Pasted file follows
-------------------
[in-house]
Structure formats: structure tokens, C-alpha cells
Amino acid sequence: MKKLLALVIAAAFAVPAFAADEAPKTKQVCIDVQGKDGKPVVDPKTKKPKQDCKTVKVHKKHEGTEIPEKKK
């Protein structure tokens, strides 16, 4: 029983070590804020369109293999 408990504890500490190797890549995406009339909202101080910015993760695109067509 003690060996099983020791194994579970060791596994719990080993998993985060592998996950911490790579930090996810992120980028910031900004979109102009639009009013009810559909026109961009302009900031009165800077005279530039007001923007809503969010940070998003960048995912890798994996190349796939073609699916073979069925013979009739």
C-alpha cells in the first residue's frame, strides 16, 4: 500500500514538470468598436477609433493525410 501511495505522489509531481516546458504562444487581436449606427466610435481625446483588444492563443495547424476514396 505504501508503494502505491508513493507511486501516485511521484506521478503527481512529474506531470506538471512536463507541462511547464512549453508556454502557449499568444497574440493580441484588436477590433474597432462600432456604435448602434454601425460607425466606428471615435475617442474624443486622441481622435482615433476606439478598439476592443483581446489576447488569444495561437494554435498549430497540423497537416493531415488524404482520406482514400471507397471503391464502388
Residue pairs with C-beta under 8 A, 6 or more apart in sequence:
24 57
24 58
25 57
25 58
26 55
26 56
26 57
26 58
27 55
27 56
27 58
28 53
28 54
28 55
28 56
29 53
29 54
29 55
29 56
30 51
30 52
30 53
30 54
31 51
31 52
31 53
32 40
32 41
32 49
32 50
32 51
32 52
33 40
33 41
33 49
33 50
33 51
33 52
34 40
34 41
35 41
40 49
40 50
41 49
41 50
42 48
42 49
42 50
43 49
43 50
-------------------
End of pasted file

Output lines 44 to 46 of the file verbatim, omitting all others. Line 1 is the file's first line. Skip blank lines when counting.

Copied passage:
33 52
34 40
34 41